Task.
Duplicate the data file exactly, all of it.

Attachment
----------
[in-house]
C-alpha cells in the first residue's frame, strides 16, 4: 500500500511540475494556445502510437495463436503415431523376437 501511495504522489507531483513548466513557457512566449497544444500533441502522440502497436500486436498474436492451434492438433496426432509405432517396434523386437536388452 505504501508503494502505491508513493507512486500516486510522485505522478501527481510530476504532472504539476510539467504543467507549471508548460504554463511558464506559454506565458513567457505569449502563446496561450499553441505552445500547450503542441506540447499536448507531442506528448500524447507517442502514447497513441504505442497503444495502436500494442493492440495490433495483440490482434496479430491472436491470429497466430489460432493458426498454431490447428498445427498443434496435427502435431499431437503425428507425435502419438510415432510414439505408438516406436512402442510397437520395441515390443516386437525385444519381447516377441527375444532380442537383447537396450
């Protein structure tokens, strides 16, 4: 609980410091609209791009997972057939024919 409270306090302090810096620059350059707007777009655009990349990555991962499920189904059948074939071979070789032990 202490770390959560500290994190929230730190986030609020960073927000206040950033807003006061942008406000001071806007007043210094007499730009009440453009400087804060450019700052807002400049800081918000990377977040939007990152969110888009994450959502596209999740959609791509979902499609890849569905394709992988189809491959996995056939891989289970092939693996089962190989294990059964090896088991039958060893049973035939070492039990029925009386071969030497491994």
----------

[in-house]
C-alpha cells in the first residue's frame, strides 16, 4: 500500500511540475494556445502510437495463436503415431523376437 501511495504522489507531483513548466513557457512566449497544444500533441502522440502497436500486436498474436492451434492438433496426432509405432517396434523386437536388452 505504501508503494502505491508513493507512486500516486510522485505522478501527481510530476504532472504539476510539467504543467507549471508548460504554463511558464506559454506565458513567457505569449502563446496561450499553441505552445500547450503542441506540447499536448507531442506528448500524447507517442502514447497513441504505442497503444495502436500494442493492440495490433495483440490482434496479430491472436491470429497466430489460432493458426498454431490447428498445427498443434496435427502435431499431437503425428507425435502419438510415432510414439505408438516406436512402442510397437520395441515390443516386437525385444519381447516377441527375444532380442537383447537396450
């Protein structure tokens, strides 16, 4: 609980410091609209791009997972057939024919 409270306090302090810096620059350059707007777009655009990349990555991962499920189904059948074939071979070789032990 202490770390959560500290994190929230730190986030609020960073927000206040950033807003006061942008406000001071806007007043210094007499730009009440453009400087804060450019700052807002400049800081918000990377977040939007990152969110888009994450959502596209999740959609791509979902499609890849569905394709992988189809491959996995056939891989289970092939693996089962190989294990059964090896088991039958060893049973035939070492039990029925009386071969030497491994």